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When a client unfairly terminates your contract after you’ve given notice

Out of professional courtesy and good old-fashioned customer service, most contractors will have a notice period in the contract with their client. This works to both sides’ benefits:

  • If you want to move on, it gives your client the security of knowing that you will have time to wind up your project in an orderly fashion.
  • If your client gives you notice, perhaps because they have decided to cancel the project you work on, you have time to tie up loose ends and leave your work ready to be completed in the future. It also gives you some breathing space to find your next contract

But what can you do when, both out of courtesy and according to your contract, you give your client notice that you are leaving, and the client terminates your contract immediately?

David Royden, Head of Employment Law at Laytons Solicitors explains.

“As contractors are deemed not to be employees and have a contract for services, then the Employment Tribunal system is clearly not appropriate. The relationship between the client and contractor is that of a business to business contract and the contractor can sue the client for breach of contract in the County Courts, or, if claiming for under £5,000, using Money Claim Online.”

According to Royden, if there is a notice period of, for example, 30 days in the contract then the client is under an obligation to give you 30 days pay. That assumes, of course, that your service to the client up to the point of termination has been of the required standard.

Be reasonable… at first

Ideally, the best tactic is to avoid litigation if possible and Royden suggests trying the following before resorting to legal action:

  • Move up the management ‘food chain’ in your client’s firm, sometimes several levels up from your previous project manager and explain to a senior executive what has happened
  • Go to the Human Resources department, which could intercede on your behalf with the project manager who terminated your contract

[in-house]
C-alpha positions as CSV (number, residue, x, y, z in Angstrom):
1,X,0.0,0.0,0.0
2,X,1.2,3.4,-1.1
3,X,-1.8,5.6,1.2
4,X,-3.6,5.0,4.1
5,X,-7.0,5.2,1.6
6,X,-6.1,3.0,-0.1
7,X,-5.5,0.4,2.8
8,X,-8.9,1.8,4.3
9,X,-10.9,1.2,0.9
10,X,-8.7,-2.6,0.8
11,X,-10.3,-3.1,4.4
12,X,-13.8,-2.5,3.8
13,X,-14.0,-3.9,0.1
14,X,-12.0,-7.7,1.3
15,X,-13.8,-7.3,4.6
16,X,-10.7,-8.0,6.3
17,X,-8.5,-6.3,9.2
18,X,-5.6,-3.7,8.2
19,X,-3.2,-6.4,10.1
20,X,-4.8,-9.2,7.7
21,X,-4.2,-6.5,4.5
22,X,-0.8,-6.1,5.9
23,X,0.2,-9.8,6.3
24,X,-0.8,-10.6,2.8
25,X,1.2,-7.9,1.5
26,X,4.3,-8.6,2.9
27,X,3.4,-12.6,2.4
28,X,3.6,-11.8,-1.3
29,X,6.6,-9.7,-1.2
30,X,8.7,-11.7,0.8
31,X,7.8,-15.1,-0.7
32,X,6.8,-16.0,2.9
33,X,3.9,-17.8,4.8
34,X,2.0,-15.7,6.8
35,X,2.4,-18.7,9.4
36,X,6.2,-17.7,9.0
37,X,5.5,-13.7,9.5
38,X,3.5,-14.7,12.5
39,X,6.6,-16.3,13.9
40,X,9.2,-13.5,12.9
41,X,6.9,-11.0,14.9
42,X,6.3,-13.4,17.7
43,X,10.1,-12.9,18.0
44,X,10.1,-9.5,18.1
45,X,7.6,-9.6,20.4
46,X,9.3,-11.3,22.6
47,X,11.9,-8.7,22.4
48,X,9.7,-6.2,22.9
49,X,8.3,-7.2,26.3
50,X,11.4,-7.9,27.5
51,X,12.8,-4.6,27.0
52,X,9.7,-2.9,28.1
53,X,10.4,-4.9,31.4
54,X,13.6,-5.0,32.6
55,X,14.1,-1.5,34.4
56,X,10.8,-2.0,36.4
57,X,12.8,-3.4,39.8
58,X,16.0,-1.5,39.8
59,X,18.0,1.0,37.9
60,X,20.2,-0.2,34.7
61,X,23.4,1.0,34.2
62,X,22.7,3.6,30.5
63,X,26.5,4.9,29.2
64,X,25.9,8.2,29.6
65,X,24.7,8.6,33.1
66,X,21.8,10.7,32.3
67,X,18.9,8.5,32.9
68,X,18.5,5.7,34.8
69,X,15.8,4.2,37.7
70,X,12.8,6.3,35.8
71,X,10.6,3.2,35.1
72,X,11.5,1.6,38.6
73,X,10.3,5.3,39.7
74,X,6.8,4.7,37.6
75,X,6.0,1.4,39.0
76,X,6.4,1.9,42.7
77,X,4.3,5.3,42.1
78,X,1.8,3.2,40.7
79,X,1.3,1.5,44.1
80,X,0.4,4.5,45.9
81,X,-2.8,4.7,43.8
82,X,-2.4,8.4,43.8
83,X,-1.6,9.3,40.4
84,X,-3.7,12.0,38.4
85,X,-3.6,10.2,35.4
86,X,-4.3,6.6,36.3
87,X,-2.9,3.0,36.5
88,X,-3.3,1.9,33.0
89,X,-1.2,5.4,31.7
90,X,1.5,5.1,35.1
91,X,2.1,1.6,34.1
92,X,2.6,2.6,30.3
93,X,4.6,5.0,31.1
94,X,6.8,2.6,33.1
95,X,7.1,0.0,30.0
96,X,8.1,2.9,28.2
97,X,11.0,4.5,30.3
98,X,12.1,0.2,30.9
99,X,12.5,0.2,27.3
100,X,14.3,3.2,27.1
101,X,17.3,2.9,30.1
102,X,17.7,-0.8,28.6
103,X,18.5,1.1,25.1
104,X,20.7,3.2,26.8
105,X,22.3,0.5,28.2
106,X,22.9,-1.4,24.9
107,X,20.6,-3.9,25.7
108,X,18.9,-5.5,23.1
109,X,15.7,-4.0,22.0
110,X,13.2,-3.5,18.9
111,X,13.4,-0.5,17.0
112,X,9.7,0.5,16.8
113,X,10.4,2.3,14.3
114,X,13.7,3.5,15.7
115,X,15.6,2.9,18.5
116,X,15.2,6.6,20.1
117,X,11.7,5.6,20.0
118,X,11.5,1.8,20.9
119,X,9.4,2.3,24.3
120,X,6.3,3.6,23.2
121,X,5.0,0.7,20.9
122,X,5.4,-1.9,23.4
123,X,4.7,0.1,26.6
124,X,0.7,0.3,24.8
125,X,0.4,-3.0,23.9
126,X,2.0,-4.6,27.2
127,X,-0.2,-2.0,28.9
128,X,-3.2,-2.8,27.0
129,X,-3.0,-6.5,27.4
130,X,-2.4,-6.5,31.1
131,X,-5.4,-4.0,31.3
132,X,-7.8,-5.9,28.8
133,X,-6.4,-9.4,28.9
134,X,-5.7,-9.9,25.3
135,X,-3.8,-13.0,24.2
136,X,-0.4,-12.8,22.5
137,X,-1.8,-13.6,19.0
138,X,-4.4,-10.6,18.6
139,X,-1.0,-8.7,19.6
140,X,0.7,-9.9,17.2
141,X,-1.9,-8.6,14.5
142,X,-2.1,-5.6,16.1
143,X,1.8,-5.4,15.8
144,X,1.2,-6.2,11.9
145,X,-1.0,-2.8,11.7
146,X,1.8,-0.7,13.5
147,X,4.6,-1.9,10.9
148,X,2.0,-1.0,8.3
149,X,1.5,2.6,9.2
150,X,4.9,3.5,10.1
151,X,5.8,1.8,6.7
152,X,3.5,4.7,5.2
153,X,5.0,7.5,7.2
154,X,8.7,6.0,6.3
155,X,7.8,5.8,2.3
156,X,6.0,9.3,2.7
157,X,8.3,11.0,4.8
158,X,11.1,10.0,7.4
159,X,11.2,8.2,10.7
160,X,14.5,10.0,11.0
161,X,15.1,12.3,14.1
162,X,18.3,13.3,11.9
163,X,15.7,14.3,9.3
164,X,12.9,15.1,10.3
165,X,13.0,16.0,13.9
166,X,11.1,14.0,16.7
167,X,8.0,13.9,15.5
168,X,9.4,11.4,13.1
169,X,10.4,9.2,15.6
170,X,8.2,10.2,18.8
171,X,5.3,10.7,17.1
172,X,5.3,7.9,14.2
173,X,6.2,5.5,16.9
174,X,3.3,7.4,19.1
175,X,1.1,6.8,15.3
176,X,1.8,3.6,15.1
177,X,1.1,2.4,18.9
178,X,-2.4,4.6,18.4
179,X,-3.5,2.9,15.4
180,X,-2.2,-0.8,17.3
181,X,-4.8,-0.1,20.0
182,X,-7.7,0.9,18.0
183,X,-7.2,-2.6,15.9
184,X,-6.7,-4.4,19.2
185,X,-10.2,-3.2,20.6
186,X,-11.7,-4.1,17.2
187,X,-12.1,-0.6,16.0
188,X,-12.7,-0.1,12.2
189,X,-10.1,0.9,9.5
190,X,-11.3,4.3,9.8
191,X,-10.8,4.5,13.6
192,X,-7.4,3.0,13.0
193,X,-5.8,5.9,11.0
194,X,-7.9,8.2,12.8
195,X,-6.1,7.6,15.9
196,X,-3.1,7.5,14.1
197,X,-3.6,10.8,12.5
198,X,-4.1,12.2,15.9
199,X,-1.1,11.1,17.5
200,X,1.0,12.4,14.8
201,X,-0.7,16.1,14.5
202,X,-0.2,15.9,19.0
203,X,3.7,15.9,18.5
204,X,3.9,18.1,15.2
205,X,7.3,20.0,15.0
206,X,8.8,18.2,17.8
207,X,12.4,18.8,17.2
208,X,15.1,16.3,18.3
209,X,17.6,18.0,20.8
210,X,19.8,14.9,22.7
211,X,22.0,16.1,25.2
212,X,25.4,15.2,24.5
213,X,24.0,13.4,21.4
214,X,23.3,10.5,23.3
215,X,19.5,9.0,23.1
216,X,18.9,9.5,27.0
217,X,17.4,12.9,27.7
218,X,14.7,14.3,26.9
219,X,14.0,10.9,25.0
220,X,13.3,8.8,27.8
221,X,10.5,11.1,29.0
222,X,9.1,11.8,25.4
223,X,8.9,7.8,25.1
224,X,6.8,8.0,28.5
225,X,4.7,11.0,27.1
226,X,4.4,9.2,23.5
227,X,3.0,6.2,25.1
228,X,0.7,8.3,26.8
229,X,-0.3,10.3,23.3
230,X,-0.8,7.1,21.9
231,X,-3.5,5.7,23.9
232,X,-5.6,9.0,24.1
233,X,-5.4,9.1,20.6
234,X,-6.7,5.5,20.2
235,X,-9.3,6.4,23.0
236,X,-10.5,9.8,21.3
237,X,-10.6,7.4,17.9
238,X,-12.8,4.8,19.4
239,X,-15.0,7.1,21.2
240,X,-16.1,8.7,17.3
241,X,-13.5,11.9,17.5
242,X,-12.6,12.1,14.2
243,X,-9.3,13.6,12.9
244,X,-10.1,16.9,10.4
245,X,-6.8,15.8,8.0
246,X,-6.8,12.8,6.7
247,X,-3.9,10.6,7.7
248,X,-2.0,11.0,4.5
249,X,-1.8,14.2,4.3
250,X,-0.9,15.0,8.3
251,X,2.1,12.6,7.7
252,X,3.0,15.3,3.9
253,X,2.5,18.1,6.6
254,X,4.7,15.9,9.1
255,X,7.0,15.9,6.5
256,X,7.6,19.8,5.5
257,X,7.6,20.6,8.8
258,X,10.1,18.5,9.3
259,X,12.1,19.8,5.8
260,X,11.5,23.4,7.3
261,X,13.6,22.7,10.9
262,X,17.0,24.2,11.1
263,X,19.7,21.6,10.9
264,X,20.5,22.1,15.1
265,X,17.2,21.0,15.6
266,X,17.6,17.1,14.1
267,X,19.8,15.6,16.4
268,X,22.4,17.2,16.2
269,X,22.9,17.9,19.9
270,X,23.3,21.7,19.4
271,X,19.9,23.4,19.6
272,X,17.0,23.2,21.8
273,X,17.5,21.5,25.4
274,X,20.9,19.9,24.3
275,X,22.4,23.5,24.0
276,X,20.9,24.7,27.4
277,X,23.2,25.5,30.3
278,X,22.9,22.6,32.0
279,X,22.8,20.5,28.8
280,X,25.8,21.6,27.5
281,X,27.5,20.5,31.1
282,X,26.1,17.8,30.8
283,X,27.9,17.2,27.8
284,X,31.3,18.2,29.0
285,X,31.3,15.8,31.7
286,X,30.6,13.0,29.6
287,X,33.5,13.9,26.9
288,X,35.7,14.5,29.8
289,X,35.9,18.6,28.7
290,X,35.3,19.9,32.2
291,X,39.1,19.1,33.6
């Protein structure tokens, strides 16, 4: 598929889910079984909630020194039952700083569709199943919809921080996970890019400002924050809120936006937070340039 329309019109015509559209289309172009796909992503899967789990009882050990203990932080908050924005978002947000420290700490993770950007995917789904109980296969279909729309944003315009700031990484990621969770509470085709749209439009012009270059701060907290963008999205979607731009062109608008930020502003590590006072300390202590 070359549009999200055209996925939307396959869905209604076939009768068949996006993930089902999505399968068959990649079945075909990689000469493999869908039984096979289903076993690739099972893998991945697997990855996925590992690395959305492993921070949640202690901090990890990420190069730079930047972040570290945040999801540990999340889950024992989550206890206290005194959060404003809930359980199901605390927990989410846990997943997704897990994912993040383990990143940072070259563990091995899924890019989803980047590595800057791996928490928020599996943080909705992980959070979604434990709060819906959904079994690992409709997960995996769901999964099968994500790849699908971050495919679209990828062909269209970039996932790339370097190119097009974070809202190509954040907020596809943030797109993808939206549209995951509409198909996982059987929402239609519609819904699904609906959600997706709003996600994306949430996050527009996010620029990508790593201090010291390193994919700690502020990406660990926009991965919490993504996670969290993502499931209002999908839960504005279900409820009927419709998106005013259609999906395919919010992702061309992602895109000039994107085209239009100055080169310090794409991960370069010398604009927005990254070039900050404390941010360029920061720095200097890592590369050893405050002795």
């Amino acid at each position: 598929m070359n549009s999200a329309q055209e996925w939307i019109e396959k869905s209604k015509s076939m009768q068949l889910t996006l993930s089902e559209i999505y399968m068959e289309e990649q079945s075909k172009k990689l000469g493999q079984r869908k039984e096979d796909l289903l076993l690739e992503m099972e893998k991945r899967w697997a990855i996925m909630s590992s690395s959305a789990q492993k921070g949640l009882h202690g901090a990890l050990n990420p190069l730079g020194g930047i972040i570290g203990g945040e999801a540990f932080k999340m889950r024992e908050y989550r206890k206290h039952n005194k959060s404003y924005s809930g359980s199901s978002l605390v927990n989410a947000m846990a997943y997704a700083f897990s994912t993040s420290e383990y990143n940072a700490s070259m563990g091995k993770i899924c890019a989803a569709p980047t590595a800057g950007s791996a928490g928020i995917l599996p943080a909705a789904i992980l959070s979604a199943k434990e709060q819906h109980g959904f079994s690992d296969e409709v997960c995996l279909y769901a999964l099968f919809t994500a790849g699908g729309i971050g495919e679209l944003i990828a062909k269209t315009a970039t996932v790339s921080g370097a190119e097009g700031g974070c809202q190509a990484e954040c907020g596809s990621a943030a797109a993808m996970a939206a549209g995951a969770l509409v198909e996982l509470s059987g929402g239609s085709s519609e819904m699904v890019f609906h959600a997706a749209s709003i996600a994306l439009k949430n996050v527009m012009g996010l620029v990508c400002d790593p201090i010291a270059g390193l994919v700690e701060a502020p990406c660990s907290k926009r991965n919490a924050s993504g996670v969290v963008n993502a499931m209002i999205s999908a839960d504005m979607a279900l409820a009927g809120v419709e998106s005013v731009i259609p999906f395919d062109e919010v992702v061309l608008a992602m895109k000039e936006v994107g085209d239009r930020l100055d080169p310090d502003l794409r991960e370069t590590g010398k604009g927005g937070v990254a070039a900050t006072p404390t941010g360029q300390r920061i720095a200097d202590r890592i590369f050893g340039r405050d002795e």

• Help yourself from the start by having two authorised client contacts, so if one takes an unhelpful stance, you can appeal to the other.

When senior managers or the Human Resources department fully understand that you are actually another business that can take legal action, then they can reverse the decision to terminate the contract.

Letter Before Action

If being reasonable fails and legal action appears to be the only route, then the next stage is a Letter Before Action from a solicitor, or an online debt recovery service.

“A letter before action will cost around £200, as the solicitor needs to spend time familiarising themselves with the case and drafting the letter,” says Royden. “In most cases a Letter Before Action resolves the issue and the client pays up because they know you mean business.”

In most cases a Letter Before Action resolves the issue and the client pays up because they know you mean business.

David Roydon - Laytons Solicitors

However in some cases, the client may dig in their heels and decide to fight the action in the County Courts.

Compensation

Whether through the County Court or through reasonable negotiation, it is important to understand what can be claimed from the client who has terminated the contract.

“The objective of any legal action is to see the contractor ‘restored to the same financial position’ as before,” continues Royden. “Therefore, if the contractor won another contract during the notice period this must be taken into account.”

So, if you got another contract two weeks into the notice period at the same rate, the previous client in breach of contract would only be required to pay you two weeks money to ‘restore you to your previous financial position’. If the contract saw you earning less than what you were being paid by the previous client, they would have to make up the difference.

Manage client expectations

Contracting by its nature is not a permanent arrangement, like that of an employee. It is probable that at some point in your contracting career you will give your client notice, so it is important to manage the client’s expectations from the start.

Under normal circumstances you would ensure a client is aware of substitution clauses in you contract, that there is no mutuality of obligation and that you are not subject to control by the client. Equally, make your client aware that at some point in the future the contract will come to an end and that is what a notice period is for.

Published: 17 June 2008

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